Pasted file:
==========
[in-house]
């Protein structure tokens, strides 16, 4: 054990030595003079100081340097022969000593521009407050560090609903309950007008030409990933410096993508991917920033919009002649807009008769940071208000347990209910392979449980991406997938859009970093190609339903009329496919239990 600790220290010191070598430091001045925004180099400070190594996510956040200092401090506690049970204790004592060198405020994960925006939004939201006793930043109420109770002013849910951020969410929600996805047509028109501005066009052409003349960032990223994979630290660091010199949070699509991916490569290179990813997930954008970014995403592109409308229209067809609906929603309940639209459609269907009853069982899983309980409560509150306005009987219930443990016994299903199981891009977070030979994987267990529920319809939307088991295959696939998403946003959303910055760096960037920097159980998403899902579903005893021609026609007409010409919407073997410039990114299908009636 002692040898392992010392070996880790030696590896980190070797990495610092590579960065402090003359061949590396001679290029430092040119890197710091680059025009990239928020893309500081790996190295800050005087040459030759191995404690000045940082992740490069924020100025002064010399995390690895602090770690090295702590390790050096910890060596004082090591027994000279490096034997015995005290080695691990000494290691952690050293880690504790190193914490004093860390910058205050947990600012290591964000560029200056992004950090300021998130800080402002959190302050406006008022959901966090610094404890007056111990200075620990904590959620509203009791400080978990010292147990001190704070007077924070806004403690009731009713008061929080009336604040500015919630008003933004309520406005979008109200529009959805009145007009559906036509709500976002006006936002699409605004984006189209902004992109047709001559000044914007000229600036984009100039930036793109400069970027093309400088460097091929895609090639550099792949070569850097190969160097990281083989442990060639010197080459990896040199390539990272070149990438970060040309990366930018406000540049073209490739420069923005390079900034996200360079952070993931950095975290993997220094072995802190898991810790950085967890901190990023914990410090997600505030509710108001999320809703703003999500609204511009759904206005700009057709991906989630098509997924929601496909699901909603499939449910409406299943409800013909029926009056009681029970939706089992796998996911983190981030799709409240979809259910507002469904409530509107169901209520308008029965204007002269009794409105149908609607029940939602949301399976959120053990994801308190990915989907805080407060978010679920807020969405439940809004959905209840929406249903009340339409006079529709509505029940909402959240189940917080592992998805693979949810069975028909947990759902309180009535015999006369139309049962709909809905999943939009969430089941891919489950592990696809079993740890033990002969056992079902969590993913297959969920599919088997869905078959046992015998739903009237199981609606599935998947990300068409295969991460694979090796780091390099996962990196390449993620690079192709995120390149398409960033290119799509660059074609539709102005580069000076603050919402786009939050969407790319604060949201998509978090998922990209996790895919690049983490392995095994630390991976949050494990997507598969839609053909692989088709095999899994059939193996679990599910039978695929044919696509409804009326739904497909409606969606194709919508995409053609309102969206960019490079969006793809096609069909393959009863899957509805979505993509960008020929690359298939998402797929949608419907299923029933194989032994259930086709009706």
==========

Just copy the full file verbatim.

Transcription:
[in-house]
């Protein structure tokens, strides 16, 4: 054990030595003079100081340097022969000593521009407050560090609903309950007008030409990933410096993508991917920033919009002649807009008769940071208000347990209910392979449980991406997938859009970093190609339903009329496919239990 600790220290010191070598430091001045925004180099400070190594996510956040200092401090506690049970204790004592060198405020994960925006939004939201006793930043109420109770002013849910951020969410929600996805047509028109501005066009052409003349960032990223994979630290660091010199949070699509991916490569290179990813997930954008970014995403592109409308229209067809609906929603309940639209459609269907009853069982899983309980409560509150306005009987219930443990016994299903199981891009977070030979994987267990529920319809939307088991295959696939998403946003959303910055760096960037920097159980998403899902579903005893021609026609007409010409919407073997410039990114299908009636 002692040898392992010392070996880790030696590896980190070797990495610092590579960065402090003359061949590396001679290029430092040119890197710091680059025009990239928020893309500081790996190295800050005087040459030759191995404690000045940082992740490069924020100025002064010399995390690895602090770690090295702590390790050096910890060596004082090591027994000279490096034997015995005290080695691990000494290691952690050293880690504790190193914490004093860390910058205050947990600012290591964000560029200056992004950090300021998130800080402002959190302050406006008022959901966090610094404890007056111990200075620990904590959620509203009791400080978990010292147990001190704070007077924070806004403690009731009713008061929080009336604040500015919630008003933004309520406005979008109200529009959805009145007009559906036509709500976002006006936002699409605004984006189209902004992109047709001559000044914007000229600036984009100039930036793109400069970027093309400088460097091929895609090639550099792949070569850097190969160097990281083989442990060639010197080459990896040199390539990272070149990438970060040309990366930018406000540049073209490739420069923005390079900034996200360079952070993931950095975290993997220094072995802190898991810790950085967890901190990023914990410090997600505030509710108001999320809703703003999500609204511009759904206005700009057709991906989630098509997924929601496909699901909603499939449910409406299943409800013909029926009056009681029970939706089992796998996911983190981030799709409240979809259910507002469904409530509107169901209520308008029965204007002269009794409105149908609607029940939602949301399976959120053990994801308190990915989907805080407060978010679920807020969405439940809004959905209840929406249903009340339409006079529709509505029940909402959240189940917080592992998805693979949810069975028909947990759902309180009535015999006369139309049962709909809905999943939009969430089941891919489950592990696809079993740890033990002969056992079902969590993913297959969920599919088997869905078959046992015998739903009237199981609606599935998947990300068409295969991460694979090796780091390099996962990196390449993620690079192709995120390149398409960033290119799509660059074609539709102005580069000076603050919402786009939050969407790319604060949201998509978090998922990209996790895919690049983490392995095994630390991976949050494990997507598969839609053909692989088709095999899994059939193996679990599910039978695929044919696509409804009326739904497909409606969606194709919508995409053609309102969206960019490079969006793809096609069909393959009863899957509805979505993509960008020929690359298939998402797929949608419907299923029933194989032994259930086709009706």